“First, you’ve got to identify the problem, and then you’ve got to hit the problem head on,” says Leo Johnson of Johnson Tractor. “Everyone has a little different idea on how to hit it head-on.”

While some dealers have concluded that it’s best to advise farmers to go another year, Johnson Tractor’s Leo Johnson (at right) can’t do business that way. “We’ll never tell a guy not to trade, that’s against our DNA. We’ll work hard to show them what we can and can’t do today. There are guys who decide not to trade, but no one’s gotten mad or called us cheaters or liars.”

Solutions that can and have worked are as diverse as the dealers that make up this industry. Many of the things that dealers have tried recently — with various degrees of success — to reduce their inventories of excess used equipment are covered in this report. They were gathered from a survey of dealers Farm Equipment conducted in late October and early November. We then asked three of our smaller Dealerships of the Year, who are students of the used equipment market, to comment on the suggestions offered by their dealer peers, as well as offer their own.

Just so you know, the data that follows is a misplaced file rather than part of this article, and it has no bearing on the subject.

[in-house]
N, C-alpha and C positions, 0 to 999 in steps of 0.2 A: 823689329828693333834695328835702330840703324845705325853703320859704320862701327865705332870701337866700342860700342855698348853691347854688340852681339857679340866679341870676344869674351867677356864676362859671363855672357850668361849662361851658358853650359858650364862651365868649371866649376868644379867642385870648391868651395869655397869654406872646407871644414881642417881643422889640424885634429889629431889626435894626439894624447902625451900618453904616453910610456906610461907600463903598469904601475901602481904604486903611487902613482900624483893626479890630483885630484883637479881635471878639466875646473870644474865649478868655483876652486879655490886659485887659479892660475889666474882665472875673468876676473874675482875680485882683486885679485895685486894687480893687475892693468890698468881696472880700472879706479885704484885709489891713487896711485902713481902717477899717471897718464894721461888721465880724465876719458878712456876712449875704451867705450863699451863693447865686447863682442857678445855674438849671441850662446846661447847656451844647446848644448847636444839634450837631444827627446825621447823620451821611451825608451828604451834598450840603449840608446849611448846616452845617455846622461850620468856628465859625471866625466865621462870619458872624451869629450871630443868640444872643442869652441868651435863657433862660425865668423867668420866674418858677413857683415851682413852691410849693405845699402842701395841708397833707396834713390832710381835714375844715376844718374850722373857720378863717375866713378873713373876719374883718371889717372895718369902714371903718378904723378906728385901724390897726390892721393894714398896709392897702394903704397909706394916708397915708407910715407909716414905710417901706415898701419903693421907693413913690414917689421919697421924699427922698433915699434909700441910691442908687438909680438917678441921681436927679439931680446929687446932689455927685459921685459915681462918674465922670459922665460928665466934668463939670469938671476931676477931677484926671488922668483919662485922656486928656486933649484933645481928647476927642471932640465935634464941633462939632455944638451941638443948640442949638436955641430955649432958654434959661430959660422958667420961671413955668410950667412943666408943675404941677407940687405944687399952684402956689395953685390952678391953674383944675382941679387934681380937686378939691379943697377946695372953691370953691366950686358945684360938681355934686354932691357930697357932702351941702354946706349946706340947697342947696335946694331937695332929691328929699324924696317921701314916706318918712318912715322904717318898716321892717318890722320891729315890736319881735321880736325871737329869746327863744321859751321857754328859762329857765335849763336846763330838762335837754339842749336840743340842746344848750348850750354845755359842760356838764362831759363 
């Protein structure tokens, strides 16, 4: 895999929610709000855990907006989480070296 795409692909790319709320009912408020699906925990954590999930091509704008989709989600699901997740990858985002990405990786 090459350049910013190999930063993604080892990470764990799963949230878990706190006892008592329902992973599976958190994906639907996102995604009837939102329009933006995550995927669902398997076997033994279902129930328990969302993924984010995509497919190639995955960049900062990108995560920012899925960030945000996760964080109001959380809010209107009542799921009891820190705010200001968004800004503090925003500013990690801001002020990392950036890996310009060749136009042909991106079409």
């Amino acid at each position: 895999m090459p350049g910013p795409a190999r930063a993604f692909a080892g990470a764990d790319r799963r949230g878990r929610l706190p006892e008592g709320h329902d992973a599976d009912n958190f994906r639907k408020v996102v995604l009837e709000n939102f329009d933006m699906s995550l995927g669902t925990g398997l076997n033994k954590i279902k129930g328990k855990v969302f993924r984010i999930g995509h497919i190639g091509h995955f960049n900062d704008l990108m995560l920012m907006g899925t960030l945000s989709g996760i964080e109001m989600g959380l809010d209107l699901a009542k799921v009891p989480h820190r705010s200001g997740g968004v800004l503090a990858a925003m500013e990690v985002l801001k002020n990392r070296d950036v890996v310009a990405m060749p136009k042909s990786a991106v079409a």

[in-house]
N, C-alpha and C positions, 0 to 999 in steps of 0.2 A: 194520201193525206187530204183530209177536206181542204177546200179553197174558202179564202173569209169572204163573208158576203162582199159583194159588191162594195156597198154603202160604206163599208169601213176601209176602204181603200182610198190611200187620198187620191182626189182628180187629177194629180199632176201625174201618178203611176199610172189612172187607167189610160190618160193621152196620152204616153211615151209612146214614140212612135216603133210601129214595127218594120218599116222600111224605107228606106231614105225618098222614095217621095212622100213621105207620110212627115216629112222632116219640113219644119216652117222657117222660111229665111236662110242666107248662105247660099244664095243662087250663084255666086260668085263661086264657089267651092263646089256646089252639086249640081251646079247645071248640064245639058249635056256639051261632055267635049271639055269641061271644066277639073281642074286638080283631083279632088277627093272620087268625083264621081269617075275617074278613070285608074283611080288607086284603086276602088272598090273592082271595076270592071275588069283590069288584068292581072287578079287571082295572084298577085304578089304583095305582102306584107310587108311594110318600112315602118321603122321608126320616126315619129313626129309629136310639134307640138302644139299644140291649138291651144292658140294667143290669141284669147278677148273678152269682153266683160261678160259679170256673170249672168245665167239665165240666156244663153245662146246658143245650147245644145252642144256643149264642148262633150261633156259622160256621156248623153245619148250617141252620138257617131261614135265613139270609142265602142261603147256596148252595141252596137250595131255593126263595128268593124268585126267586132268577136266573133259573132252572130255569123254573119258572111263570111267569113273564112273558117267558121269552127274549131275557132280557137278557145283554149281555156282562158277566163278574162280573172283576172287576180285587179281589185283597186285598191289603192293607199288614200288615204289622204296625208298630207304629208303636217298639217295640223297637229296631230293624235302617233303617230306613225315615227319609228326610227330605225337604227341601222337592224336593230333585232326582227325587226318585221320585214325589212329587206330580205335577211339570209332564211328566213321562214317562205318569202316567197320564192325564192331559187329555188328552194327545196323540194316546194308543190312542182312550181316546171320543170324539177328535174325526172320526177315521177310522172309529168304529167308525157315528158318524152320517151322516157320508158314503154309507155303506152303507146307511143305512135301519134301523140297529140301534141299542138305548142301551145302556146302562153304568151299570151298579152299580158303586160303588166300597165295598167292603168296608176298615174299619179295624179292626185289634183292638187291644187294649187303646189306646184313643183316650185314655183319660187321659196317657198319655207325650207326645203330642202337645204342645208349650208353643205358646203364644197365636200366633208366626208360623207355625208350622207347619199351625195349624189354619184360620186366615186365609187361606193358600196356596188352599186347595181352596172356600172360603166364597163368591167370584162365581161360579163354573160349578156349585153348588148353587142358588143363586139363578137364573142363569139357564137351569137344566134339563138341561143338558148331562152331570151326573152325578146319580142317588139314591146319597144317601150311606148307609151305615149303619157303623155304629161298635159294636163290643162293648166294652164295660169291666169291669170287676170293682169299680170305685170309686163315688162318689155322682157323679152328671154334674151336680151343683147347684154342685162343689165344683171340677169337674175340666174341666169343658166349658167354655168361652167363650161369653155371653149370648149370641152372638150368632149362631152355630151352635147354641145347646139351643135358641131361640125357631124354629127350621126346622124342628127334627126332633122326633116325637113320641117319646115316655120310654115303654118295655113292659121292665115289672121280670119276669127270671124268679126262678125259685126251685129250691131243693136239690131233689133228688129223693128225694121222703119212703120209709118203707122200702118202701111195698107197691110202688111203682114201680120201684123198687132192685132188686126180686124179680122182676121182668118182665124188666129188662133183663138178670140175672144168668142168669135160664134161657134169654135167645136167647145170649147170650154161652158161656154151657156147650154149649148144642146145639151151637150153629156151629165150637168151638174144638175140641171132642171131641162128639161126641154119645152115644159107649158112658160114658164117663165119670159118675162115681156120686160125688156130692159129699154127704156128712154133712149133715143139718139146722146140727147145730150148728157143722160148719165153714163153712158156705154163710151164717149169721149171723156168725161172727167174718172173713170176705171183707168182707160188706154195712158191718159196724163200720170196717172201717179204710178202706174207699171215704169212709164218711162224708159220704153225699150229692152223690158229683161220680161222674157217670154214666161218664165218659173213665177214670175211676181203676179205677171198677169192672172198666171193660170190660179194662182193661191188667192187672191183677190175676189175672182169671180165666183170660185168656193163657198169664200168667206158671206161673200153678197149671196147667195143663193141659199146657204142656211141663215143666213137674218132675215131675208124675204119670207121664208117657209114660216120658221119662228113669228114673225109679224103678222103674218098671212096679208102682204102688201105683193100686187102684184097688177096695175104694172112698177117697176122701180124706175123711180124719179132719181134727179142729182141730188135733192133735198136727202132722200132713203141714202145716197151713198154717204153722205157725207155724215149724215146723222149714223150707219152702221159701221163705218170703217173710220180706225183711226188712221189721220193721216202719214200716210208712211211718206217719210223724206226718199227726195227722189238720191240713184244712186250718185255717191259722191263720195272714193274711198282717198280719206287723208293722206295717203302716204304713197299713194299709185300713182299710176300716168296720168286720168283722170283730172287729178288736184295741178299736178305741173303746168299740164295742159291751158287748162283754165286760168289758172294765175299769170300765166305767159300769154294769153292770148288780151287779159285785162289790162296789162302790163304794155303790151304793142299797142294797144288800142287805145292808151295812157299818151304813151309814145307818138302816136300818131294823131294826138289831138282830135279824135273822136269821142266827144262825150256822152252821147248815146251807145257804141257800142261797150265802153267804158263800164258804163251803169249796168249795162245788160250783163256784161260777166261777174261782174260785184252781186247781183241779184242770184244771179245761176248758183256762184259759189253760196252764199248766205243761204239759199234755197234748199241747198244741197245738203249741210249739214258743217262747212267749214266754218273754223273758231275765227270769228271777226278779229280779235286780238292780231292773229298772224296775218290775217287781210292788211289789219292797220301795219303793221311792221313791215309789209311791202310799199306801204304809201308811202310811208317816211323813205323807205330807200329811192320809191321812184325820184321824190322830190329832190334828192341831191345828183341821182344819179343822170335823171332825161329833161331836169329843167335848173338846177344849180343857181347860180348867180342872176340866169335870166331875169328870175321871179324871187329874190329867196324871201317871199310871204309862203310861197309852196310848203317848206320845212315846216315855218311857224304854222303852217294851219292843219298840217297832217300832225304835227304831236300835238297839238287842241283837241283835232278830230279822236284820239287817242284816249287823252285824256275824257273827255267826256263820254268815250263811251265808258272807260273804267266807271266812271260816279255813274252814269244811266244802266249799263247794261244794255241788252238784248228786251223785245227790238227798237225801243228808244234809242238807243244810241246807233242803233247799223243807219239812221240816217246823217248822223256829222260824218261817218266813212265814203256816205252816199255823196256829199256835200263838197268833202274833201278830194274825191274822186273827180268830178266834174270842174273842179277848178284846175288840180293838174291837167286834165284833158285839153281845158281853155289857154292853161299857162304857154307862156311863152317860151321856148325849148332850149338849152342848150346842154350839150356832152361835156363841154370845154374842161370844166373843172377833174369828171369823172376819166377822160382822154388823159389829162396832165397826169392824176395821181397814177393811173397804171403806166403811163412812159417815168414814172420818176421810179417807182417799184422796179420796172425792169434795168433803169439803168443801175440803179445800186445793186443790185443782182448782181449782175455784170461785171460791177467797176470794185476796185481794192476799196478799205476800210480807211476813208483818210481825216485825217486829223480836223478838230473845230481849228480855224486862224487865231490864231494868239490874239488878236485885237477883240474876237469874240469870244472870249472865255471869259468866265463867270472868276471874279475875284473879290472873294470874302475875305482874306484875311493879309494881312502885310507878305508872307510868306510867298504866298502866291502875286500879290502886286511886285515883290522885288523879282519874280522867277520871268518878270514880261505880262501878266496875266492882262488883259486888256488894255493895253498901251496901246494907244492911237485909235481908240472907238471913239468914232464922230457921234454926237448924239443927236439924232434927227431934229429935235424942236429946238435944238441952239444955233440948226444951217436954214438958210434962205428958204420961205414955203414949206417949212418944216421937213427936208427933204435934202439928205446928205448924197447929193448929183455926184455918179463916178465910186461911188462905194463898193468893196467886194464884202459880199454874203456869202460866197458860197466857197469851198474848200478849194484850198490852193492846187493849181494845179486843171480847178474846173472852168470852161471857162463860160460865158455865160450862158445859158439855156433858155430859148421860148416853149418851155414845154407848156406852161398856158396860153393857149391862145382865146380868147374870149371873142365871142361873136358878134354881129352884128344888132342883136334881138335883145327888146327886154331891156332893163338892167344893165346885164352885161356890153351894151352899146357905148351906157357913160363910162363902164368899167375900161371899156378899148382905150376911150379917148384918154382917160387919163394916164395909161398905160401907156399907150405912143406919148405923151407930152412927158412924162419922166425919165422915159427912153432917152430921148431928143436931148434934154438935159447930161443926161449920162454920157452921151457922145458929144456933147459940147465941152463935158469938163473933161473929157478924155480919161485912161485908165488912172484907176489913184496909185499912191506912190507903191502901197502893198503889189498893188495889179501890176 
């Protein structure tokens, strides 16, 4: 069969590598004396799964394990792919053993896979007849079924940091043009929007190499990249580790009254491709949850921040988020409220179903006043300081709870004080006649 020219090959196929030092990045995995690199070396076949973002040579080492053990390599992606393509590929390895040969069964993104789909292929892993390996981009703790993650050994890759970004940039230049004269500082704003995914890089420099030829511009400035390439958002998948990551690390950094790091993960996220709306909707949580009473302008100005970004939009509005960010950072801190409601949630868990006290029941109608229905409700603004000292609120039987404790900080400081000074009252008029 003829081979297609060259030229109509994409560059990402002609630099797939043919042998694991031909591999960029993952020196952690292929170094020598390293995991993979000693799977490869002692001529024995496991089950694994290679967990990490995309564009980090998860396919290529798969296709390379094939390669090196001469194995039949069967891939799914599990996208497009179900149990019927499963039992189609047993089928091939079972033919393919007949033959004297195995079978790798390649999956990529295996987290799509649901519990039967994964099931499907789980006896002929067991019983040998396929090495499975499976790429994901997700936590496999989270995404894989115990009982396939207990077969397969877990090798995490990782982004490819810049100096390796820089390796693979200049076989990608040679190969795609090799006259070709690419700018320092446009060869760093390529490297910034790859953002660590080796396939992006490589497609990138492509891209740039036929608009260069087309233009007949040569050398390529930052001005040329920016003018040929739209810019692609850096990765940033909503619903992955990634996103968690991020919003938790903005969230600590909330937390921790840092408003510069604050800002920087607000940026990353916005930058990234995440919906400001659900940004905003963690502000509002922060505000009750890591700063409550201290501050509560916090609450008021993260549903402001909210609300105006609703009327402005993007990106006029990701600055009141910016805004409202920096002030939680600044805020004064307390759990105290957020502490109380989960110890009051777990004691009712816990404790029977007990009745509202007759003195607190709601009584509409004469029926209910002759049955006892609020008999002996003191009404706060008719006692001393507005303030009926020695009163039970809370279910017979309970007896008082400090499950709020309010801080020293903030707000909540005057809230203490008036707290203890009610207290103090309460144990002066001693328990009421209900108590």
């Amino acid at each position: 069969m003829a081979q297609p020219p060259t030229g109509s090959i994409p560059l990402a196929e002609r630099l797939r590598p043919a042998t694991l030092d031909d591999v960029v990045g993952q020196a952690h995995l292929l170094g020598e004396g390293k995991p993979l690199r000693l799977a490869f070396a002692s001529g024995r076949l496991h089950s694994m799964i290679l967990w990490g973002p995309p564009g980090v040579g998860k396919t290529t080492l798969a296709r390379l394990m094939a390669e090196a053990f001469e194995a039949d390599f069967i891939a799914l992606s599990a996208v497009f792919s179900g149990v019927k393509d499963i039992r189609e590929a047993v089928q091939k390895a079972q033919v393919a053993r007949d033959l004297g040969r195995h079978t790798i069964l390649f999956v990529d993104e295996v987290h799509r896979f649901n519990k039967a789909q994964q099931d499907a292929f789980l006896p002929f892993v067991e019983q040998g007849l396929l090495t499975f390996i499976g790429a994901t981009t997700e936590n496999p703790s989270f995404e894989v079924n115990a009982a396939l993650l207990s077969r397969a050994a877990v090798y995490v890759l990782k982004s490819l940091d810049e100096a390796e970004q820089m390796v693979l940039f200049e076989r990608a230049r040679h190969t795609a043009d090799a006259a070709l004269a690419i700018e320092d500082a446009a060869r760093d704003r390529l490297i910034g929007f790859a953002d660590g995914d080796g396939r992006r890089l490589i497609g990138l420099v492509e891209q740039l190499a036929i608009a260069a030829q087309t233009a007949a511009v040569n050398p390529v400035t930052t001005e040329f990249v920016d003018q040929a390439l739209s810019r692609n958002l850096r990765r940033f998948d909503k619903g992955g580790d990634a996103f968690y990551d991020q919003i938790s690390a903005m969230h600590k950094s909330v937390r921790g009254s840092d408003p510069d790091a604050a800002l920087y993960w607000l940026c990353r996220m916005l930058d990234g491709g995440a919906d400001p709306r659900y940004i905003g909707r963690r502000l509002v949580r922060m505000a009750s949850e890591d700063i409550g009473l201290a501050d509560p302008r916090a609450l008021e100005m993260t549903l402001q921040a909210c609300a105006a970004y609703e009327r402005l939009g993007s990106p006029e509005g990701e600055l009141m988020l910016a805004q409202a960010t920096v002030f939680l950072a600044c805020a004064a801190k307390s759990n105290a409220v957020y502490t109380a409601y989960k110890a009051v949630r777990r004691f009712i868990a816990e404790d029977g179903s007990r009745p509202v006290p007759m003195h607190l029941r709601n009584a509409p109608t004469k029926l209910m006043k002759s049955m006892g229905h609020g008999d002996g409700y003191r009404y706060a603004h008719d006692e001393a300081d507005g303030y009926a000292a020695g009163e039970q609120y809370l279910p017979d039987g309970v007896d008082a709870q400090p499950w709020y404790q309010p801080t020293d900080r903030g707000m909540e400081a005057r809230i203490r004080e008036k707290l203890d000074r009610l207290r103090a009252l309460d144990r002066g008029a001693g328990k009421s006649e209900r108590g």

Our dealer interviews included Johnson, Johnson Tractor, with 4 stores in Wisconsin and Illinois (2012 Dealership of the Year); Tom Janson, Janson Equipment, with 3 locations in Michigan (2011 Dealership of the Year); and Mark Buchholz, Kennedy Implement, a single-store dealership located in South Dakota (2012 Dealership of the Year). Within these 3 interviews, Farm Equipment hopes to present a thought or two that warrants a second look, or that your team can run through your dealership’s filter and adjust and calibrate your thinking in a different way.

‘Slash the Price’

Responding to the survey question “What single best tactic/action/program did you take that provided the best result?” One dealer replied, “Slash the price. There’s a buyer for everything if you do.”

“Without retail for the trade, it’s always a good practice to book trades at close-to-auction prices…”

Adjusting prices was the most-often suggested tactic, and more than a few dealers said they wished they had taken this action sooner. Several said the current oversupply and declining price for used machines has caused them to take a whole new look at how they valuate their trades initially. Our dealer panel believes this action is the best discipline dealers need to adopt, regardless of the market.